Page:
Professor Clayton M. Christensen of the Harvard Business School changed the way we think about innovation in technology ten years ago with his now classic study, The Innovator’s Dilemma. Christensen recognized that few technologies are intrinsically disruptive; rather, it is the business model or the strategy which the technology enables that is disruptive. This insight provides a clue to understanding why innovation is lagging in Germany.
The innovation problem in Germany stems not so much from a lack of resources or creativity: German firms are among the leaders in R&D expenditures, and Germany files more patents each year than any of its EU rivals. Genuine technology breakthroughs, such as the MP3 format for downloading music or the hybrid engine for automobiles, were developed in Germany, but these have generated billions of dollars in profits for groups outside of Germany—Apple, for its iTunes product, and Toyota for its Prius. Earlier this year the Institute for Applied Innovation Studies at the Ruhr University in Bochum released a study on the innovation weakness of German industry. The researchers found that only 13% of new product ideas were ever brought to market; the process in deciding to green-light a project was needlessly lengthy and cumbersome, and those products which eventually did make it to market were often over-engineered and thus too costly to be viable. Also, the study found that there was considerable resistance to innovation in the companies surveyed, so it was necessary for innovators to engage in a “resistance to the resistance” (Widerstand gegen den Widerstand) to push through their ideas.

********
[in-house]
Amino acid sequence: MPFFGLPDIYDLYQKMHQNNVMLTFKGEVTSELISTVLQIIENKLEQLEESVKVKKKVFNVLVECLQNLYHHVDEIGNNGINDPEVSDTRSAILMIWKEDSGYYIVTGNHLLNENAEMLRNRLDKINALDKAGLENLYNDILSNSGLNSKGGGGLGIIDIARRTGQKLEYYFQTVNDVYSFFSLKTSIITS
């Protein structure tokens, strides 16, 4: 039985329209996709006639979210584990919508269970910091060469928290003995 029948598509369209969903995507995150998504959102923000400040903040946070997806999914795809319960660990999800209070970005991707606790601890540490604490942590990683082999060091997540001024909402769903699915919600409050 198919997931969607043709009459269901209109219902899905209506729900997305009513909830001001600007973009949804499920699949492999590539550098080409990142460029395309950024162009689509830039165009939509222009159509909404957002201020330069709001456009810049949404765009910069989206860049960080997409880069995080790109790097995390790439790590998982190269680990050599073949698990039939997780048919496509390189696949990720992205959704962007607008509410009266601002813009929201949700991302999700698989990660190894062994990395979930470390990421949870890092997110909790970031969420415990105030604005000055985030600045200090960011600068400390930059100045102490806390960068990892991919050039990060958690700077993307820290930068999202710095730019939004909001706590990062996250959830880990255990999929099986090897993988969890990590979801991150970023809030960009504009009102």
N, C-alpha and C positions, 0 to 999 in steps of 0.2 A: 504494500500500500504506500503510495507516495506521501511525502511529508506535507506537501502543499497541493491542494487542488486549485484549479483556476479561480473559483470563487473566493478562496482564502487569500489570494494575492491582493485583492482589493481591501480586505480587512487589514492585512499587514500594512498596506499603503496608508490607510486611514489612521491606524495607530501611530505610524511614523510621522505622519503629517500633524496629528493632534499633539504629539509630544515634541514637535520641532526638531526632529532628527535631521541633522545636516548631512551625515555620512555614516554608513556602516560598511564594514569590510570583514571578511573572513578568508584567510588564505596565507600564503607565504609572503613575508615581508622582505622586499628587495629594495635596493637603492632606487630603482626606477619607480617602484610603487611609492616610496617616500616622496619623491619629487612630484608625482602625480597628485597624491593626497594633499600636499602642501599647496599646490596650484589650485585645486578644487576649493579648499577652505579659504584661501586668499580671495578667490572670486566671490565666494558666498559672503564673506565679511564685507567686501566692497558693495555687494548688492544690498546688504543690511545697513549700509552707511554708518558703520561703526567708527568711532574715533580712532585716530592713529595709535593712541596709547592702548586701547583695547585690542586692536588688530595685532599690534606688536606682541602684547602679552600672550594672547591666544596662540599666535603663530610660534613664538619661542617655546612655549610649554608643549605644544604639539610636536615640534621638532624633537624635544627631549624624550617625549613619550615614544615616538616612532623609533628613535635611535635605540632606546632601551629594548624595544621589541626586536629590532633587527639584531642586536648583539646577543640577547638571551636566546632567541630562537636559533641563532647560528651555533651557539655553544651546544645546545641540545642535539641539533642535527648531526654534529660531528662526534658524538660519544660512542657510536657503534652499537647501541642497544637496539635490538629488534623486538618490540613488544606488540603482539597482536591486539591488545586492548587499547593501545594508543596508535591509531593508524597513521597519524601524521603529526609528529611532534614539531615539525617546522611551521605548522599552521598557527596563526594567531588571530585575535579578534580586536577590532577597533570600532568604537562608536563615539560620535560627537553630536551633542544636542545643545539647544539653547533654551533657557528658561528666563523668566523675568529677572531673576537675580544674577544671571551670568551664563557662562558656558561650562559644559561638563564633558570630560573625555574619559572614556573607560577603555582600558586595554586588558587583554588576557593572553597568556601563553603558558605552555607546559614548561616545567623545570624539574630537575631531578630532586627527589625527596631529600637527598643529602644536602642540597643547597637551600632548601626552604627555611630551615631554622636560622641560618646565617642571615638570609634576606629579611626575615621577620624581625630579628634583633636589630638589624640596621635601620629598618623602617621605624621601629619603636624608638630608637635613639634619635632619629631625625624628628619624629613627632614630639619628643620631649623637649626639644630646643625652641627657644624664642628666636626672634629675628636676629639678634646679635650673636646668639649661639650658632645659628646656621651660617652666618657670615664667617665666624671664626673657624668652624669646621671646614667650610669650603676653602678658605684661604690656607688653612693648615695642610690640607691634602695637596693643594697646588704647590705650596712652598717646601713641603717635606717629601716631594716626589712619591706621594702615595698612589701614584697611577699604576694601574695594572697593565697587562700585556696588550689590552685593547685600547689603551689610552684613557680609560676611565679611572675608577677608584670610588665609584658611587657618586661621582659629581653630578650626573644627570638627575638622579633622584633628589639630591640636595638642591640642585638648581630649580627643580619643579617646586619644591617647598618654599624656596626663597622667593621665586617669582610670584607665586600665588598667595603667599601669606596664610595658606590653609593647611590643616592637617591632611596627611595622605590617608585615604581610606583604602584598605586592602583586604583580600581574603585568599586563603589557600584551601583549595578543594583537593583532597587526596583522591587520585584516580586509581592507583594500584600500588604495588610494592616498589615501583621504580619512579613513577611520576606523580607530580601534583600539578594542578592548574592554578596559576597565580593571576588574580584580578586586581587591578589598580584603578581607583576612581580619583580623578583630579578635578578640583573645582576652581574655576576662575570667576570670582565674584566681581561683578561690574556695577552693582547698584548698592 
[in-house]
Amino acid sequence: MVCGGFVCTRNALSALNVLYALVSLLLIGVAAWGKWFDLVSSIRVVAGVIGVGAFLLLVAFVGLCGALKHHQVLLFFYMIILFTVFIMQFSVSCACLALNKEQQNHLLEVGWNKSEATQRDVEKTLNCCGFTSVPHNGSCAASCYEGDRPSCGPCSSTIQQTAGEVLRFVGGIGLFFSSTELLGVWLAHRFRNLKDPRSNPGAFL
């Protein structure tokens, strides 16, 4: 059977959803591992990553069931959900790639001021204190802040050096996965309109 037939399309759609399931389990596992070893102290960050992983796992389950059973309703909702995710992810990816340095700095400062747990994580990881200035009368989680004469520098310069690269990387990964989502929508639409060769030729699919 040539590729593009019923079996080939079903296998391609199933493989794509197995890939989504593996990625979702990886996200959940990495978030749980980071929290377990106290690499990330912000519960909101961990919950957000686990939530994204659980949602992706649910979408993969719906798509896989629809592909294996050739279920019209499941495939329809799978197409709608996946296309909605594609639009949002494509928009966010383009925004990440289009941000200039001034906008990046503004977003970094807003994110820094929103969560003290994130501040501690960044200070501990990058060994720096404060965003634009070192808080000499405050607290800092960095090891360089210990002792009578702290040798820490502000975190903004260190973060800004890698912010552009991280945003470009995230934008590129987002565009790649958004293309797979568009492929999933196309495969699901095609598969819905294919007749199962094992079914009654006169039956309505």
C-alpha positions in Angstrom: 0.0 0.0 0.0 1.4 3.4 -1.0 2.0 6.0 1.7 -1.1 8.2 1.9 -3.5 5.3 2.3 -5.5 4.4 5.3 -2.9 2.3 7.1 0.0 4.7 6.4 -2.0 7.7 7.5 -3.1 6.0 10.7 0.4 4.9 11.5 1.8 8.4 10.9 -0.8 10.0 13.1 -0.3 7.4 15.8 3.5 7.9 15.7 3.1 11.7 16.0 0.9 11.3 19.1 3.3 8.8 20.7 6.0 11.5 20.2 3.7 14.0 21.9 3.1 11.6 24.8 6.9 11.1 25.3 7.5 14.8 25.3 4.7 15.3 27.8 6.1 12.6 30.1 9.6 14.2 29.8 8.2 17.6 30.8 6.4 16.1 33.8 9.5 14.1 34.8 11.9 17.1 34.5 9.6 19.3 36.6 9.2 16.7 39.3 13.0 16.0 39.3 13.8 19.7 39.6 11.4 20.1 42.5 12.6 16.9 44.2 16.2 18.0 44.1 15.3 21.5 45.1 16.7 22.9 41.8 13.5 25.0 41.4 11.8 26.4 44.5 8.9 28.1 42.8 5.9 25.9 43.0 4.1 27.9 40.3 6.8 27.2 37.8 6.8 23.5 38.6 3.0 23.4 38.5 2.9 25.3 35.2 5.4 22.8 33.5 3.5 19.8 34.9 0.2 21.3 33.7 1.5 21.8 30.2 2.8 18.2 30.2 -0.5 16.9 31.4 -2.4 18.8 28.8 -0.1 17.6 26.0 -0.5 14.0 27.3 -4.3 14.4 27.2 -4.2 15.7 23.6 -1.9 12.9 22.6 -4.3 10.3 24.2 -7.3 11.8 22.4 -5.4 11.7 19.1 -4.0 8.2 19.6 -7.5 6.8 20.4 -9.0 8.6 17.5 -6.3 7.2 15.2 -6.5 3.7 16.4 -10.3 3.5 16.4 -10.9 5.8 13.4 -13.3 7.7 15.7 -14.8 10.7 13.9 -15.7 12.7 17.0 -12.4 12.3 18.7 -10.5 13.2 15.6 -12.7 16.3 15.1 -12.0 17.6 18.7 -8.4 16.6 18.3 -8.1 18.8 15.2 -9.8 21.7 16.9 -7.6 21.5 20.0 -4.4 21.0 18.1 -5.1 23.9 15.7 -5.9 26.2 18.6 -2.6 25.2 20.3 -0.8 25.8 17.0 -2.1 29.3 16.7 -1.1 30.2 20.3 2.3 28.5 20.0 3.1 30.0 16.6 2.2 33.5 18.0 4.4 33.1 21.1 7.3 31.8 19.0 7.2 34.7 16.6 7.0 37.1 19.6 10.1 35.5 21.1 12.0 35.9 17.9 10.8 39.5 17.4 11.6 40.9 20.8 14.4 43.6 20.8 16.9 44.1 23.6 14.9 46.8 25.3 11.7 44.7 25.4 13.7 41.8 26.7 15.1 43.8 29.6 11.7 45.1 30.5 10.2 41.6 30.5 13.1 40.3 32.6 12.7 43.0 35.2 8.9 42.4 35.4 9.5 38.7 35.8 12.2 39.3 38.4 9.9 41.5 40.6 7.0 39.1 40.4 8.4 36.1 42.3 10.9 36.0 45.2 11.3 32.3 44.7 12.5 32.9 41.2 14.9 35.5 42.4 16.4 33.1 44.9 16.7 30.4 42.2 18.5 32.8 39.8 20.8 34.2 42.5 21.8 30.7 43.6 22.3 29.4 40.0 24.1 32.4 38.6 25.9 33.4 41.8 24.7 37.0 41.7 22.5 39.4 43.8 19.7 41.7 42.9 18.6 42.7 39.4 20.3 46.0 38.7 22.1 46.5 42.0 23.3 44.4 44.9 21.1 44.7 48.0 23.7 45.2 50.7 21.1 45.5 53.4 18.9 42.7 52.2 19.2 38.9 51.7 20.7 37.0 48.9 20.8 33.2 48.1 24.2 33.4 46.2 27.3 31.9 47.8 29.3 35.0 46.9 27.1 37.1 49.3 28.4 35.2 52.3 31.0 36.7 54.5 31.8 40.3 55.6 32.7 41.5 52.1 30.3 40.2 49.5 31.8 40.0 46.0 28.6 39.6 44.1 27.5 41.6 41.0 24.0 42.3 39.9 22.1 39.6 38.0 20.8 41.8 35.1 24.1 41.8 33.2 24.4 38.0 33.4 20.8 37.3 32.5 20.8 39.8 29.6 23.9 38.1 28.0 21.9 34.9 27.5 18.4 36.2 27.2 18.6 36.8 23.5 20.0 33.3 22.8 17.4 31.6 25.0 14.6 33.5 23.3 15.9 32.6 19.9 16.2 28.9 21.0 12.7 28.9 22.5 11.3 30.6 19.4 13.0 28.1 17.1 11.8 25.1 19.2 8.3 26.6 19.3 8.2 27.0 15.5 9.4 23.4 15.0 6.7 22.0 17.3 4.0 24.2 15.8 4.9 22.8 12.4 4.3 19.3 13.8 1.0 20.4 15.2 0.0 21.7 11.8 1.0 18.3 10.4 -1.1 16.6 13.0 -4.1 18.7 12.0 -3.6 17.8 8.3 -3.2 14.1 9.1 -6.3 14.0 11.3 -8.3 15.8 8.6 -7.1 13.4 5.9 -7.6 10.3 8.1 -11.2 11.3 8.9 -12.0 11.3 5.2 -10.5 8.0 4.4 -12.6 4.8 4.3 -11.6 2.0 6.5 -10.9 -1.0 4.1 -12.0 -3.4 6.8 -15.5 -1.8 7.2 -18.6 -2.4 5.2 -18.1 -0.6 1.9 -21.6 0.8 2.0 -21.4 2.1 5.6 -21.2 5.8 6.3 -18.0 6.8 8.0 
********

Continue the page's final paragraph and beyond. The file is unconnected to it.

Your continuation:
To be sure, German companies are not alone in their slowness or resistance to adopting new innovations, but in the US we have a dynamic start-up culture which promotes innovation and disruptive change. This start-up culture is fueled by a confluence of synergistic forces and institutions—venture capital, research universities, and risk-taking innovators. Of the latter, an astonishing number are non-native Americans, often from India or China. A few years ago I met Min Zhu, who arrived in the US from mainland China barely able to speak English in the 1970s, but who eventually founded a company in Silicon Valley that pioneered conferencing over the Web. In March of this year WebEx Communications announced that it will be acquired by Cisco Systems for over $3 billion. Would Zhu have been able to build his company in Germany? Or is there still an insular suspicion of “foreign brains?”
The barriers to creating a start-up culture in Germany are both institutional and cultural. Germany lacks the critical mass of independent venture capital groups required to support a significant number of start-ups, and the German research universities lag behind US powerhouses Stanford and MIT. But perhaps the biggest impediment is fear: fear to risk failure. For every WebEx there are ten start-ups that never make it. In the US failure can be a badge of honor and entrepreneurs will try again, while in Germany failure is often stigmatized. By avoiding the risk of failure in innovation, Germany risks long-term economic failure, as innovation is increasingly the key driver of sustainable growth.
David Vickrey is the editor of Dialog International, a blog about German-American relations, politics and culture.
Institute for Applied Innovation Studies, Research Report, 2006-7 (in German, 16MB PDF)
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